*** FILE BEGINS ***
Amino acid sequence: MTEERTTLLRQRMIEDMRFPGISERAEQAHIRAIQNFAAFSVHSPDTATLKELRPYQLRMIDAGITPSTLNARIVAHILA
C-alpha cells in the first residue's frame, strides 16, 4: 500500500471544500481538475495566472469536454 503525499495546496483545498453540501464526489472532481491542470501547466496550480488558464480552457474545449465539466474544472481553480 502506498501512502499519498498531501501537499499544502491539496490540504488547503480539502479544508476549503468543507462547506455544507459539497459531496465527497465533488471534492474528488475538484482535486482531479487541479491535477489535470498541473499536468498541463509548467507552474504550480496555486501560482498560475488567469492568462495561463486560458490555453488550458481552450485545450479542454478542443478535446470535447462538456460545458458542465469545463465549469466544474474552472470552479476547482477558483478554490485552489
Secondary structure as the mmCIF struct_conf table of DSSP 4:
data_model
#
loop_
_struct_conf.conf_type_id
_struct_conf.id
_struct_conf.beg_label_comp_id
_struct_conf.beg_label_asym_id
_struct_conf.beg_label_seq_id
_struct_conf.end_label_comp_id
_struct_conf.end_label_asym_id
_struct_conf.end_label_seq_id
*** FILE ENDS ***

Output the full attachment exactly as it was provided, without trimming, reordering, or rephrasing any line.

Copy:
Amino acid sequence: MTEERTTLLRQRMIEDMRFPGISERAEQAHIRAIQNFAAFSVHSPDTATLKELRPYQLRMIDAGITPSTLNARIVAHILA
C-alpha cells in the first residue's frame, strides 16, 4: 500500500471544500481538475495566472469536454 503525499495546496483545498453540501464526489472532481491542470501547466496550480488558464480552457474545449465539466474544472481553480 502506498501512502499519498498531501501537499499544502491539496490540504488547503480539502479544508476549503468543507462547506455544507459539497459531496465527497465533488471534492474528488475538484482535486482531479487541479491535477489535470498541473499536468498541463509548467507552474504550480496555486501560482498560475488567469492568462495561463486560458490555453488550458481552450485545450479542454478542443478535446470535447462538456460545458458542465469545463465549469466544474474552472470552479476547482477558483478554490485552489
Secondary structure as the mmCIF struct_conf table of DSSP 4:
data_model
#
loop_
_struct_conf.conf_type_id
_struct_conf.id
_struct_conf.beg_label_comp_id
_struct_conf.beg_label_asym_id
_struct_conf.beg_label_seq_id
_struct_conf.end_label_comp_id
_struct_conf.end_label_asym_id
_struct_conf.end_label_seq_id